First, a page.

Summing up the outcome of the Berlin summit, the Irish Times claims that only moderate progress was made toward a durable ceasefire. The conference succeeded in bringing together the two warring factions and the various international powers backing them. That this seems to be the only achievement shows the extent to which the strategic interests of those key powers have become enmeshed in the conflict.
If anything came out of the conference, it is the general acceptance of the need to enforce the arms embargo and to find a political solution. However, the summit did not end with a ceasefire, rather only an agreement to appoint five people from each side to advance permanent ceasefire talks. One of the major challenges will the lack of leverage the EU and US have, especially as Russia an Turkey have increased their involvement.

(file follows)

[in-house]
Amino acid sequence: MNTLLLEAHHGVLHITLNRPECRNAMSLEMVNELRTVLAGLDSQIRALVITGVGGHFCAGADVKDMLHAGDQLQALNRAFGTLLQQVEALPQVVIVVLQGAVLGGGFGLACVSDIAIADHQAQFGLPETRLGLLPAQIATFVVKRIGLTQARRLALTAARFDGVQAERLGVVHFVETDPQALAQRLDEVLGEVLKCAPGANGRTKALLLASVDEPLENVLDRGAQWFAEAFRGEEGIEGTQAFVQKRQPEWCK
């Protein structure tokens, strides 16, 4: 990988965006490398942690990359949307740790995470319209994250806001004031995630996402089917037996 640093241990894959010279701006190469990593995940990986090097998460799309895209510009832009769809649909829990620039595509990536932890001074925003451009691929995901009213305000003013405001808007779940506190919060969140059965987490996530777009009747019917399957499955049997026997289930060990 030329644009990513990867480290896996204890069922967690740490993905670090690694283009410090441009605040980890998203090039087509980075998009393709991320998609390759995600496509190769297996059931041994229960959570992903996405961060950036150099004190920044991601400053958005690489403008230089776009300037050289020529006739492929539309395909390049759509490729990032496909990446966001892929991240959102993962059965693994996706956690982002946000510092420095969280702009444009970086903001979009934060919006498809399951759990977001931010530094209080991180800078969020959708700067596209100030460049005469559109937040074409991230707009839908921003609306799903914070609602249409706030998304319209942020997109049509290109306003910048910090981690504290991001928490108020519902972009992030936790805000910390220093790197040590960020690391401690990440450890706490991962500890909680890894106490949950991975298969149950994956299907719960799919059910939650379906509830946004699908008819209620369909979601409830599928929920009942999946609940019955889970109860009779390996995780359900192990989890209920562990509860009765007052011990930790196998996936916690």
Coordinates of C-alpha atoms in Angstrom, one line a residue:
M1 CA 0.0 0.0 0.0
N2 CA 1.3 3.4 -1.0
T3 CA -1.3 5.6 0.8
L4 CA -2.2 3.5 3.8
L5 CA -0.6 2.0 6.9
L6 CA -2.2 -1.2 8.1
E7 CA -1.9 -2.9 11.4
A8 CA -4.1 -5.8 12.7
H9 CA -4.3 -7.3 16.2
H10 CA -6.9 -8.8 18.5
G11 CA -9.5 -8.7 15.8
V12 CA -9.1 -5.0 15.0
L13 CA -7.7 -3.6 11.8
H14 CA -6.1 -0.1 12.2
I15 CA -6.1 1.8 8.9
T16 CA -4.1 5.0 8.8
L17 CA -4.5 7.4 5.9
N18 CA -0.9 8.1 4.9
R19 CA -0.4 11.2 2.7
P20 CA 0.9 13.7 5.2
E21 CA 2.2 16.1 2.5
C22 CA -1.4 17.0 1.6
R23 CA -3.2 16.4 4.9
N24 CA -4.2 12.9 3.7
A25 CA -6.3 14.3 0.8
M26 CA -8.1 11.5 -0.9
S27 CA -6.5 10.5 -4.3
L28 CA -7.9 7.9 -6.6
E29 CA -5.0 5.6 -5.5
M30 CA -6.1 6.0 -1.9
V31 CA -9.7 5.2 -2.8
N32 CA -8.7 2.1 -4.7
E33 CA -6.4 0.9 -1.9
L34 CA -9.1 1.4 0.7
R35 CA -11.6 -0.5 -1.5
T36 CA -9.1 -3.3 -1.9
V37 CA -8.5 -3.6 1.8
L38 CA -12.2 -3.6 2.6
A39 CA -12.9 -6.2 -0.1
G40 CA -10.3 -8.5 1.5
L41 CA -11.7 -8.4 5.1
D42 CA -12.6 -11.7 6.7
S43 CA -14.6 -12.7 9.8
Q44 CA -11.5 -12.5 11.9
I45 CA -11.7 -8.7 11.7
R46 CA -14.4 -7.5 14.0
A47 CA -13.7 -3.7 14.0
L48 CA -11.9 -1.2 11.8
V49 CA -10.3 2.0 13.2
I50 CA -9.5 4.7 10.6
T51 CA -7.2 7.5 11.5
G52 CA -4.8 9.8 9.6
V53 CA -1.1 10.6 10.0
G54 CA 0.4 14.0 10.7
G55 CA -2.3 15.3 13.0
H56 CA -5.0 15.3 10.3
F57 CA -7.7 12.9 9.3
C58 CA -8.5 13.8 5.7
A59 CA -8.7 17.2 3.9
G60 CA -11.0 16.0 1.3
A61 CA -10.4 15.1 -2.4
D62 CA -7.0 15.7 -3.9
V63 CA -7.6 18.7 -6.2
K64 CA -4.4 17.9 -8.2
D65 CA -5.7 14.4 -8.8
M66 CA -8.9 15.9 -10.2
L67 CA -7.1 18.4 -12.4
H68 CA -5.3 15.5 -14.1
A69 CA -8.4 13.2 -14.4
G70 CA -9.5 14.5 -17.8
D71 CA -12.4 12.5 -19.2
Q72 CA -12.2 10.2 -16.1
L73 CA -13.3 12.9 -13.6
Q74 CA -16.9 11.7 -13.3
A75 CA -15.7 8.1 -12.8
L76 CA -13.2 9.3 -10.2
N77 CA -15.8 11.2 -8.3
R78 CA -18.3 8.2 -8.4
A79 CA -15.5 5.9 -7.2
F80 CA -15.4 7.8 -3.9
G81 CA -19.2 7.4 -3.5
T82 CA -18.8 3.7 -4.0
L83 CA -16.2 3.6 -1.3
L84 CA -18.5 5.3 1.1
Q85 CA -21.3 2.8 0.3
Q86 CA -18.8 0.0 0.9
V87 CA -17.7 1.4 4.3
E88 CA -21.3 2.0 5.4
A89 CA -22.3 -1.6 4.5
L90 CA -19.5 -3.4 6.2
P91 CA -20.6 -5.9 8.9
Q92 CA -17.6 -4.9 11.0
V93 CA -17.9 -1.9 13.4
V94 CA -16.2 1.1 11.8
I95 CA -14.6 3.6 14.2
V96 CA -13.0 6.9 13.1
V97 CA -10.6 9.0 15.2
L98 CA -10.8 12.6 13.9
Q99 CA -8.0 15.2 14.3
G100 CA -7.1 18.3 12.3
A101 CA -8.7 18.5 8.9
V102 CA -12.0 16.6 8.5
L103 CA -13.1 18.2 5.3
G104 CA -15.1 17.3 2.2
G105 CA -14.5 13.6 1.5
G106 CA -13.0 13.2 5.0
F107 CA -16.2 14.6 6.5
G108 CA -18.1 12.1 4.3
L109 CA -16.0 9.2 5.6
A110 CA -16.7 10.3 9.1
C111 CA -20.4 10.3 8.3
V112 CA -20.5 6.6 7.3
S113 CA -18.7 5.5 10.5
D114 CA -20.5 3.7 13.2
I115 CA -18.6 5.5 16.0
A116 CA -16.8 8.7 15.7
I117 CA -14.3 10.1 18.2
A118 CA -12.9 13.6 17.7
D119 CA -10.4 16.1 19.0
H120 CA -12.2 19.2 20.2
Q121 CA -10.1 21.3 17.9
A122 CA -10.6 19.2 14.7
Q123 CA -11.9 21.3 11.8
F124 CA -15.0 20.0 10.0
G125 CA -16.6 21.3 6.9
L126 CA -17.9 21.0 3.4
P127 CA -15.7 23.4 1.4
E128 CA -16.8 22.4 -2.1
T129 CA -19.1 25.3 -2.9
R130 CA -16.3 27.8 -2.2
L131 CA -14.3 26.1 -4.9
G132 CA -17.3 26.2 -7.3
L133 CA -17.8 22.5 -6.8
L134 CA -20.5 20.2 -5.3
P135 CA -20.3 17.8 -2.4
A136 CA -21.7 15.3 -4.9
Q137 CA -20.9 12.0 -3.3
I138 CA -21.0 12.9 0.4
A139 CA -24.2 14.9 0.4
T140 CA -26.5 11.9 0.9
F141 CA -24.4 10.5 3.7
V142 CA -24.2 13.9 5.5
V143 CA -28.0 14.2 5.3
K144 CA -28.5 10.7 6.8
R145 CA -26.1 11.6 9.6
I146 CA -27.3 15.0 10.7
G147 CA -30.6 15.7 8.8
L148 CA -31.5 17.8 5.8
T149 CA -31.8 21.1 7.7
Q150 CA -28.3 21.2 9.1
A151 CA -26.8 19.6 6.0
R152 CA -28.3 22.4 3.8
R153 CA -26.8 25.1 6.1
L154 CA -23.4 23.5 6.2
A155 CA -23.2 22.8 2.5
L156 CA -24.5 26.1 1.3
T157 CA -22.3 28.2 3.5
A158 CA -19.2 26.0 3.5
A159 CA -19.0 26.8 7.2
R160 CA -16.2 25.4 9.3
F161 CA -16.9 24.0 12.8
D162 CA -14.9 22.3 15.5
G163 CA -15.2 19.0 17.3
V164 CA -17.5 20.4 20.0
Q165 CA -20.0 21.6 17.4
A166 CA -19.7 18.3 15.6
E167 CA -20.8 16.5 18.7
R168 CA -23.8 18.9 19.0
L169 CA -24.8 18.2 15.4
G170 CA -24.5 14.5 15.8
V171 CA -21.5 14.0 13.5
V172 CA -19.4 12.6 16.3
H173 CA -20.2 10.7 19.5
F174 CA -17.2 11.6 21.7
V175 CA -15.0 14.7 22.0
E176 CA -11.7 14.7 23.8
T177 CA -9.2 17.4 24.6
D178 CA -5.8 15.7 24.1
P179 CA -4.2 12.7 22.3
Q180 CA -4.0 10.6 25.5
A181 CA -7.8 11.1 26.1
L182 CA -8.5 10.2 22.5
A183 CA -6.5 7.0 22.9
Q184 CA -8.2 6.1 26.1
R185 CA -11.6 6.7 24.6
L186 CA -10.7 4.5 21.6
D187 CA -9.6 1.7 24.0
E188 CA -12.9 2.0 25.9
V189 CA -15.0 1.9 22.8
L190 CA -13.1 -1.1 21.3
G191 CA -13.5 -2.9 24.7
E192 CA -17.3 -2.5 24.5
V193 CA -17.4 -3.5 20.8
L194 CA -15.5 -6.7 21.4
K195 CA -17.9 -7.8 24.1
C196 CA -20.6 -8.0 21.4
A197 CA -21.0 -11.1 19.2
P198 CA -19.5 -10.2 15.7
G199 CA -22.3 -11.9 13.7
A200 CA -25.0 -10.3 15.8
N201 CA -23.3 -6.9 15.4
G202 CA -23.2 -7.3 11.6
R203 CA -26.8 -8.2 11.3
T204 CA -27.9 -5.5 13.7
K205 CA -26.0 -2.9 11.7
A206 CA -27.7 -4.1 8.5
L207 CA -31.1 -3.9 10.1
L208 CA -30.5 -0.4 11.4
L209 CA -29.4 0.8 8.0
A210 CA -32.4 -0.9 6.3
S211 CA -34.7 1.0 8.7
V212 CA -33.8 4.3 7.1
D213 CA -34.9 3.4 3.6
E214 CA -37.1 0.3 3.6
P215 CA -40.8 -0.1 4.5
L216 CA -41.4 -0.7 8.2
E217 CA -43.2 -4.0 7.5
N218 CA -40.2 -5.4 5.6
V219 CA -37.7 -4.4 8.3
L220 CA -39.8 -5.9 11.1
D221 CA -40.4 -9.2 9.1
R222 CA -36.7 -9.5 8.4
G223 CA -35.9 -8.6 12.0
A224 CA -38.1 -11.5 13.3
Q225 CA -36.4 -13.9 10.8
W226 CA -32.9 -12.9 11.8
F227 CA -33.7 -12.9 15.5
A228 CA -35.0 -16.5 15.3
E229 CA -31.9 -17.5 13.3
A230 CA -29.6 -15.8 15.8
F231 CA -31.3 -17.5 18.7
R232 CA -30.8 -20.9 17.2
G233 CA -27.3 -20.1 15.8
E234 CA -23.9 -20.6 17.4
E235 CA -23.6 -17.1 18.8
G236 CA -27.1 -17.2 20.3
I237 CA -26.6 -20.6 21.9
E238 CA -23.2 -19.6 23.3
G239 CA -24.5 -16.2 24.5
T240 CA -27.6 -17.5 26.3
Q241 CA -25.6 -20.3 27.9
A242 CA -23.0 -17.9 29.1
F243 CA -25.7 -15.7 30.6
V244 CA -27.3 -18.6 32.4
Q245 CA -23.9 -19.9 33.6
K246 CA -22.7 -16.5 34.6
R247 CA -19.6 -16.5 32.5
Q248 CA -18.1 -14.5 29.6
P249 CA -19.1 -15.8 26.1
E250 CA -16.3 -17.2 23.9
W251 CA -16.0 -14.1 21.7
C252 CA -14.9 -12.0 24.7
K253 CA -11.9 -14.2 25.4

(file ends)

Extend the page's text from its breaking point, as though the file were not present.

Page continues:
An exclusive from The Guardian newspaper reports that 2000 Syrian militia fighters have made the trip from Syria, through Turkey and to Libya, or are en-route, according to multiple sources in all three countries.
The fighters are being deployed on behalf of Turkey, who late last month committed to increase its military aid to the Tripoli based GNA. So far, Turkey, which has supported the GNA since its inception, and has provided military support since Haftar launched his offensive in April of 2019, has relegated its support mostly to advisory and technical roles. Even as it committed to an increased military presence, the lack of public support for such a move combined with the Turkish military's logistical limitations have led it to send Syrian mercenaries instead of Turkish combat troops. Turkey has supported various Syrian opposition militias since the civil war began, especially some of the more Islamist elements within the coalition.